Way back at RubyConf 2019, I announced a book about sustainable web development using Ruby on Rails, based on my 6+ y ears of experience doing so at Stitch Fix (and 18 months not doing so at LivingSocial).
It’s done, it’s 450 pages, and you can buy it now for $49.95 as an ebook (PDF, epub, Kindle, Markdown formats). If you write Rails code professionally, and struggle with keeping your app maintainable and easy to work on, this is the book for you.
Rails has become an incredibly mature framework over the last 10 years and it’s still the best way to get a web app up and running, the best framework for being able to quickly and safely make changes, and, if you don’t get too fancy, can provide a stable base for many years of development.
I saw this first-hand at Stitch Fix. We didn’t route around Rails with fancy meta-frameworks or gems. When we did, it didn’t provide a lot of benefit. But we were also careful in how we used Rails. The key decision we made was to not put business logic in Active Records. This is discussed early in the book (the chapter is available for free):
The reasons [to avoid business logic in Active Records] don’t have to do with moral purity or adherence to some object-oriented design principles. They instead relate directly to sustainability by minimizing the impact of bugs found in business logic.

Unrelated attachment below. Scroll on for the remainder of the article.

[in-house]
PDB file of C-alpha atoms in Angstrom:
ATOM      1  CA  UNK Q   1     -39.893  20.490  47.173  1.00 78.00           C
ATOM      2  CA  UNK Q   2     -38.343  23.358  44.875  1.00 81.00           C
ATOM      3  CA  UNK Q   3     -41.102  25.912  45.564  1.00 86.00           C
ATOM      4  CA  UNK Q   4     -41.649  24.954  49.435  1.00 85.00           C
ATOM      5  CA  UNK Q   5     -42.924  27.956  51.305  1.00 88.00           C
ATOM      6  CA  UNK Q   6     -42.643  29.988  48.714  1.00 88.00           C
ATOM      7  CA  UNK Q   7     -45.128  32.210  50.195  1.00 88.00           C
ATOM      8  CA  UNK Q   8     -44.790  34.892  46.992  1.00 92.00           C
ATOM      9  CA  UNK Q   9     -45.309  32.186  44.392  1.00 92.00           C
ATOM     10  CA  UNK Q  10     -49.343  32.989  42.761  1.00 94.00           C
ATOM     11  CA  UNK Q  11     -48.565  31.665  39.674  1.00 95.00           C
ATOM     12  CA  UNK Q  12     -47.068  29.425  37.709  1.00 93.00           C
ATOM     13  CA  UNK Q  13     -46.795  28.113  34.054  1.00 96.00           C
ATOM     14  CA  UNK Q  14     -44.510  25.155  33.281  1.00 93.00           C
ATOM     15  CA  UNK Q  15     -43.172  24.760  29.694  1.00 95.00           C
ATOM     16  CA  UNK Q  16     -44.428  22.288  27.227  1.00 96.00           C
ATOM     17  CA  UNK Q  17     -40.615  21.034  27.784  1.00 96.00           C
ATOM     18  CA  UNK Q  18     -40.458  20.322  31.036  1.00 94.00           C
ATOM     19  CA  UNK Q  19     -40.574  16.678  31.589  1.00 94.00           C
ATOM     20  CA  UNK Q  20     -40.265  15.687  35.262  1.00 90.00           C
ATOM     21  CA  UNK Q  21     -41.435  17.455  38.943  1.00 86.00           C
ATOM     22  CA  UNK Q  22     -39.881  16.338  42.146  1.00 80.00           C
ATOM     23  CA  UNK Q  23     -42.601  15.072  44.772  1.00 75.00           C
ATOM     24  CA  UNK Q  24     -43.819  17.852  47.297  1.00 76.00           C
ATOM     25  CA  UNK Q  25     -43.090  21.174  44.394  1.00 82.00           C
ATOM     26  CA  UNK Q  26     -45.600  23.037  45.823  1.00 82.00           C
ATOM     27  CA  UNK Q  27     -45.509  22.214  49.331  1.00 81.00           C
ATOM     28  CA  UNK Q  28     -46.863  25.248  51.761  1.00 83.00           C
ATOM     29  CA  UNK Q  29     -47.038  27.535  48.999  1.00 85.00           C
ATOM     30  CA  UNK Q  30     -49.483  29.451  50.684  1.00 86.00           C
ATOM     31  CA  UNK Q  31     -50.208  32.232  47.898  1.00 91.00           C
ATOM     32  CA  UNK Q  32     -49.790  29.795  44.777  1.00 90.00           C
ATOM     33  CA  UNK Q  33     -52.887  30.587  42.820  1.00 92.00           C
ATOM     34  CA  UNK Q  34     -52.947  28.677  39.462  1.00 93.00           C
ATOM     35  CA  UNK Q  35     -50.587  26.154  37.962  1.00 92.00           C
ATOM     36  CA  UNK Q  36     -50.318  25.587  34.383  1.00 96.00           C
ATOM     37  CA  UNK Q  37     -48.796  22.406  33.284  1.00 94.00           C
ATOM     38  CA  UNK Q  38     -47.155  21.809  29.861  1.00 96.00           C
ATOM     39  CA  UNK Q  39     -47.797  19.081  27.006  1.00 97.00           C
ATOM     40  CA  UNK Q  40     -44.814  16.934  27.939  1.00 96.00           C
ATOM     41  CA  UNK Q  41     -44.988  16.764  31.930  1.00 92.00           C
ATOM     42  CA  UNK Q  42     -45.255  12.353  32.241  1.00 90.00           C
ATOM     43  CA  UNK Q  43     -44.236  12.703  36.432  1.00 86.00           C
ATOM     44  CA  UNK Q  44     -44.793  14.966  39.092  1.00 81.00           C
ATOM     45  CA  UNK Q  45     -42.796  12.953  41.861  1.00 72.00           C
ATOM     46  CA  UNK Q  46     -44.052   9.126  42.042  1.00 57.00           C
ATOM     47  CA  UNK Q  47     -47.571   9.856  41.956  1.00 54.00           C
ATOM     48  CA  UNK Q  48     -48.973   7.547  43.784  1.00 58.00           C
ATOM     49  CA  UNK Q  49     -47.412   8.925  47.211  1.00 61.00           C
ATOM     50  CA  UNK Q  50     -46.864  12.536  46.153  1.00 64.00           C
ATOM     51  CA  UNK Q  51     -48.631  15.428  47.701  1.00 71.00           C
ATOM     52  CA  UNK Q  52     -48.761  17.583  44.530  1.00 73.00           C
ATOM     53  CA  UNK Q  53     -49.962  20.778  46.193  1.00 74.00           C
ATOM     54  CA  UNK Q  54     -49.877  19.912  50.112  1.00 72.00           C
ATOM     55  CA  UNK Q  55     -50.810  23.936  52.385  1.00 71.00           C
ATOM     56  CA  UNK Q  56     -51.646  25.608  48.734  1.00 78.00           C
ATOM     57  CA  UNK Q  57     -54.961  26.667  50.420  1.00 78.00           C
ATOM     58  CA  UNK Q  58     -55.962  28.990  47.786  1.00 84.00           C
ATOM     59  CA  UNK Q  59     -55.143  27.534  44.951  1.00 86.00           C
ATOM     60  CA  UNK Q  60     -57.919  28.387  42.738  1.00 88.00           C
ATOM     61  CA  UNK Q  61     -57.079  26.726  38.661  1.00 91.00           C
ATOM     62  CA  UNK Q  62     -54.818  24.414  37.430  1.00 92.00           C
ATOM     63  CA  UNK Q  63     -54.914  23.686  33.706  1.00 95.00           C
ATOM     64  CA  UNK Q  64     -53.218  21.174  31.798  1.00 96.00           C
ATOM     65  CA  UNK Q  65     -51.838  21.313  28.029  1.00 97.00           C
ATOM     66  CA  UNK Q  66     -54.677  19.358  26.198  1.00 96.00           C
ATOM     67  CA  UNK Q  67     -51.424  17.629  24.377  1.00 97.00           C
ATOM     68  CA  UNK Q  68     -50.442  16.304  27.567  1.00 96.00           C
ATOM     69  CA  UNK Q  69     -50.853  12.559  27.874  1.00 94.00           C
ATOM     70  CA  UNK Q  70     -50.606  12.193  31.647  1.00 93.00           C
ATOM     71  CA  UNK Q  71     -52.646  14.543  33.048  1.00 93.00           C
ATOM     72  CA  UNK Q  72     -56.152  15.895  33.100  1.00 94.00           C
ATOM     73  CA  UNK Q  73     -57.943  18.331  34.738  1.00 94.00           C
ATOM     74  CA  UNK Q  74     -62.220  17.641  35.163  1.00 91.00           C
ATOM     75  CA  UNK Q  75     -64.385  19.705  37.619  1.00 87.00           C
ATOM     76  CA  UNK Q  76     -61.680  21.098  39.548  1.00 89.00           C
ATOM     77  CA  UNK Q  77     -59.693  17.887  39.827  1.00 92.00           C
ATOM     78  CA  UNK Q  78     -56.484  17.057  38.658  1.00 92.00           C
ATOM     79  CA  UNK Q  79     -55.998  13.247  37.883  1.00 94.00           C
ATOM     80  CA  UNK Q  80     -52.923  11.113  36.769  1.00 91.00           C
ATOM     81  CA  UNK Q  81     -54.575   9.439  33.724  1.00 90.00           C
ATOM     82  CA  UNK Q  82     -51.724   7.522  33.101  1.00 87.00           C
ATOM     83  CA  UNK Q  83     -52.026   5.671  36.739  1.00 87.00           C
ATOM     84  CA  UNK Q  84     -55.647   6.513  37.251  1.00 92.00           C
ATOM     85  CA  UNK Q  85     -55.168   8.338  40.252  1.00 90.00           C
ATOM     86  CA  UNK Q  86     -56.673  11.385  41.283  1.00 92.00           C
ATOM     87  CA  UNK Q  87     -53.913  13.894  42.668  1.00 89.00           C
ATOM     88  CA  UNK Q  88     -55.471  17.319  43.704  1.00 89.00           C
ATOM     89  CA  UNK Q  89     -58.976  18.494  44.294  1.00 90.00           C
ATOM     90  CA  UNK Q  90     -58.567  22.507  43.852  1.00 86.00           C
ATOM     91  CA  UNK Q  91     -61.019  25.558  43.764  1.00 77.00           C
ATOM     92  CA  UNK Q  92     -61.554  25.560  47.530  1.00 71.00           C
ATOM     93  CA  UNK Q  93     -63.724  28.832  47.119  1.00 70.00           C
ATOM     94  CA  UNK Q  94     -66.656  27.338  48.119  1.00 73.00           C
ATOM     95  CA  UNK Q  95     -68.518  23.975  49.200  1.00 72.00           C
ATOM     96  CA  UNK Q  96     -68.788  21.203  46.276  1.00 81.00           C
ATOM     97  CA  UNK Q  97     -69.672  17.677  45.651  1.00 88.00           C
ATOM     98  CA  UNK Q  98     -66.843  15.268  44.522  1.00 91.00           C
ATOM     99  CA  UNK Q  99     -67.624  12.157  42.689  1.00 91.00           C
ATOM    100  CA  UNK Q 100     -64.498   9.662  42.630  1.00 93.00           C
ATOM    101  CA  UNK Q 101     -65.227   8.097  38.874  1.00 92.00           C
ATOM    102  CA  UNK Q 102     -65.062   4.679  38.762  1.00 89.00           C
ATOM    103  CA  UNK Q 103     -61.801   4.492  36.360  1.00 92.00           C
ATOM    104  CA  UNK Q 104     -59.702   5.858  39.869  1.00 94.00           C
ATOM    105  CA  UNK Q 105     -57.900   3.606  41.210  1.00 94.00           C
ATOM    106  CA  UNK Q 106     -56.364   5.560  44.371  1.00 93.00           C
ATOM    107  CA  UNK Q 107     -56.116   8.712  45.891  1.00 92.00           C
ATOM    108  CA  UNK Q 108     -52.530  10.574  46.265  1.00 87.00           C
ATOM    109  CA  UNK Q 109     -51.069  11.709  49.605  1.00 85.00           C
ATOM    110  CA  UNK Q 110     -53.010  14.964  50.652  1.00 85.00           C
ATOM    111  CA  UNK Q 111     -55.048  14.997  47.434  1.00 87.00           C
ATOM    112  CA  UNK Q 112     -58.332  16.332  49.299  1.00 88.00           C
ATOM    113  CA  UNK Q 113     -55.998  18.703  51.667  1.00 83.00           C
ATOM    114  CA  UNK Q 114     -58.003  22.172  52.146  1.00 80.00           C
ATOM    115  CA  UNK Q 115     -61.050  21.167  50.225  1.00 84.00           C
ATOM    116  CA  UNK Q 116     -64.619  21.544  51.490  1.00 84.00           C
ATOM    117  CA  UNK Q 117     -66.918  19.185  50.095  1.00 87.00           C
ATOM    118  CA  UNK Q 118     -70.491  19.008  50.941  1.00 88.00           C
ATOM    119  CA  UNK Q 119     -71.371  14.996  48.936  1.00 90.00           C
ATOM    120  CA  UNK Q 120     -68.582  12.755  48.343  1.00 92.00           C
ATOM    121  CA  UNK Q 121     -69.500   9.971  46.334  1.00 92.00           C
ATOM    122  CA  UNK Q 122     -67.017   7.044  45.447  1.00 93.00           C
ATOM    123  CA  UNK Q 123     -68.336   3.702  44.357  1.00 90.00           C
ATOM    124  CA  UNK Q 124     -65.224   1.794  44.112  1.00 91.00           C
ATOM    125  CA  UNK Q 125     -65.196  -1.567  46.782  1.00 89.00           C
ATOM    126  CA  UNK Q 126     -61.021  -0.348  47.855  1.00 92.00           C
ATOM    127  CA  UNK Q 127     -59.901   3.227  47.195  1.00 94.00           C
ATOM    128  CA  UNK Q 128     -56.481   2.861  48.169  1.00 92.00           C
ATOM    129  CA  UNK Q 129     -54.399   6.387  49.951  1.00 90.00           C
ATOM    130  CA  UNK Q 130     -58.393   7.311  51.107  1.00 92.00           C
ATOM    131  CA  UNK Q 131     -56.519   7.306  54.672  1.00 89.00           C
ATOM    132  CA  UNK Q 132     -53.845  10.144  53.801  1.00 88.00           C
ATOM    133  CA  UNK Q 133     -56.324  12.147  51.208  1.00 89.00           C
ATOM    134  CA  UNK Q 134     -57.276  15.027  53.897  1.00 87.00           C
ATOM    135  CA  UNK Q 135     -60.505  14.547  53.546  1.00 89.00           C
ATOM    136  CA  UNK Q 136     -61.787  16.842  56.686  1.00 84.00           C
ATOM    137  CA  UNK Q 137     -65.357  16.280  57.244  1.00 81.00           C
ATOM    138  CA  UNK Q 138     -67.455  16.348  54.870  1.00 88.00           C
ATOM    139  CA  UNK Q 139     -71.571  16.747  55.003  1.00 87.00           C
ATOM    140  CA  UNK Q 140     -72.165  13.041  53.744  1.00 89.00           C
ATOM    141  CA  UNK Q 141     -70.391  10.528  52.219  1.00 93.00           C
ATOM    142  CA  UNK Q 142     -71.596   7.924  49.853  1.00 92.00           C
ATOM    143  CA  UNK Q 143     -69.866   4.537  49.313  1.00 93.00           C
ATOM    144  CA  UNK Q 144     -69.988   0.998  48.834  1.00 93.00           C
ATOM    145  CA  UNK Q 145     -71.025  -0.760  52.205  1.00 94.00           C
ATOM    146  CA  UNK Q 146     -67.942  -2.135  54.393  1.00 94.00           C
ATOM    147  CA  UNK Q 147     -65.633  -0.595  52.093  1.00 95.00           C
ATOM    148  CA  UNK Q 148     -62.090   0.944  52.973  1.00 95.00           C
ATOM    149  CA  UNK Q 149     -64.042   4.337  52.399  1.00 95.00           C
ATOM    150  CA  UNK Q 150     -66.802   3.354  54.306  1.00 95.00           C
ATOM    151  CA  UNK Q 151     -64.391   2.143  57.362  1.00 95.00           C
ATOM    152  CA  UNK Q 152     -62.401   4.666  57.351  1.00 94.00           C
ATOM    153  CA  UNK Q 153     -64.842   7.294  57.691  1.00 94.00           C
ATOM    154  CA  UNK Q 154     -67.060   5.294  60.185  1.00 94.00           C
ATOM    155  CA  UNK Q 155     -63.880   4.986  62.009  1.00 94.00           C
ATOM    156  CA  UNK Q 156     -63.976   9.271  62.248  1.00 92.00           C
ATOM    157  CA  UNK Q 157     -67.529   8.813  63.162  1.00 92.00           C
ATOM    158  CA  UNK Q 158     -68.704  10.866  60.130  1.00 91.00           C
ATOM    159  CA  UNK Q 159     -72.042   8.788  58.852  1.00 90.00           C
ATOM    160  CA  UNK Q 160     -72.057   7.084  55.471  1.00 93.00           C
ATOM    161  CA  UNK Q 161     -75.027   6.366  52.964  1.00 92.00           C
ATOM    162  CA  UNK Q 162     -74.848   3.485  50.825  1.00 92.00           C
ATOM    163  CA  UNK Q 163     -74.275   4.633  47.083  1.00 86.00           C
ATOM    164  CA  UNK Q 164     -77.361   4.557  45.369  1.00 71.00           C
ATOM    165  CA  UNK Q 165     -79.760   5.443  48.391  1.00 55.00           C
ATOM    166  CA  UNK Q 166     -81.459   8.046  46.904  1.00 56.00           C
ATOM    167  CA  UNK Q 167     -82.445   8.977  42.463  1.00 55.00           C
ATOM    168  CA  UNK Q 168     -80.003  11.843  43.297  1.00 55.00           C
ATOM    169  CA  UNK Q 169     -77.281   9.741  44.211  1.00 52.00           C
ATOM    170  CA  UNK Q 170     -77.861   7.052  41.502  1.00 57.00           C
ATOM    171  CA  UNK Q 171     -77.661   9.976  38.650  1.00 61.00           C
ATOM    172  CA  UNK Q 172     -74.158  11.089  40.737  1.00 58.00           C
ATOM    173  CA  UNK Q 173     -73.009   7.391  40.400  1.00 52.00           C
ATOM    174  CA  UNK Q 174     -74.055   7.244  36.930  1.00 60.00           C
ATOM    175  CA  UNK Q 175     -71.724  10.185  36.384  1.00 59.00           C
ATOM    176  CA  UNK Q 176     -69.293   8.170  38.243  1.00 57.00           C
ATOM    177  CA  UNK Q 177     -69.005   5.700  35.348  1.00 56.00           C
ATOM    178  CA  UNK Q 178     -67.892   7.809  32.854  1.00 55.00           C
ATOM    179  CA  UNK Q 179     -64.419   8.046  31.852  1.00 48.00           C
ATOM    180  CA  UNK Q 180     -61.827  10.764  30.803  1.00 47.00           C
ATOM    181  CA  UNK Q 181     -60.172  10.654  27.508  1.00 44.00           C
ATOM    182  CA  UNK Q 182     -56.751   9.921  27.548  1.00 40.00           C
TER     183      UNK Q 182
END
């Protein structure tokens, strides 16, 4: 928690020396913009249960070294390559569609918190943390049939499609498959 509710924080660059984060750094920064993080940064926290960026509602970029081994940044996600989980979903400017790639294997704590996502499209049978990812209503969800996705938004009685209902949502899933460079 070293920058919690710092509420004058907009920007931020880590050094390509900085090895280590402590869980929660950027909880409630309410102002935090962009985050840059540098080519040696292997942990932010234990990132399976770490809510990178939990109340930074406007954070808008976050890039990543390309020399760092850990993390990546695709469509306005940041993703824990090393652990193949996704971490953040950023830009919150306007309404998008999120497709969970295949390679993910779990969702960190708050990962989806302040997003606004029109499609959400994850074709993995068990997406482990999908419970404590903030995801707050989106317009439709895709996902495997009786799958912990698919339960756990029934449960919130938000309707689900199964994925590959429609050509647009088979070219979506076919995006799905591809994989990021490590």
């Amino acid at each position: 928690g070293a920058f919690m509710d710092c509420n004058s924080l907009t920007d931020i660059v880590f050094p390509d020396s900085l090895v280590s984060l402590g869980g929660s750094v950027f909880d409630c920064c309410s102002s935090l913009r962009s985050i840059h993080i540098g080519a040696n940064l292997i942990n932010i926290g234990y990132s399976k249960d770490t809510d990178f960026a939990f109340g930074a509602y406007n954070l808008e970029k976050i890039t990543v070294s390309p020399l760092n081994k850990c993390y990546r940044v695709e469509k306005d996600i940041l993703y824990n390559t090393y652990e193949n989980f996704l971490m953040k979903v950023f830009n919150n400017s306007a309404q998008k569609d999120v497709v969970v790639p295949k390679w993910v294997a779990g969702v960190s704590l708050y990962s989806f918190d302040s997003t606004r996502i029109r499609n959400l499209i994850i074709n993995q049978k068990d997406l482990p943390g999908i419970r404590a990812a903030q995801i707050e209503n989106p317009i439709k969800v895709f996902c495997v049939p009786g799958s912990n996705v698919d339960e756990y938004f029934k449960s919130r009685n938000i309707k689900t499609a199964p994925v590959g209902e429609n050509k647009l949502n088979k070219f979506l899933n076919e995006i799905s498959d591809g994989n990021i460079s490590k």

That particular chapter forced me to explain exactly why it felt so wrong to put business logic in Active Records. I’m quite happy with my explanation, as it doesn’t require allegiance to poorly thought-out principles, nor does it require agreeing to some sort of moral purity. Instead, it simply requires accepting reality.
This is a major theme of the book: accept Rails for what it is, accept the reality of your situation, accept how things actually work, then make the most of it.
Rails provides a ton of value. If you use it judiciously, don’t overcomplicate your life, incur a few opportunity costs that can manage carrying costs, you can have a long, happy life with your Rails app.
The book will show you how, over 450 pages, by diving into each part of Rails and discussing real-world concerns, solutions, and trade-offs, all based on my experience building and managing teams of Rails developers. There’s nothing theoretical in here, and there are no magic bullets, either. Just a detailed breakdown of the trade-offs, costs, and benefits of the most revolutionary web application framework around.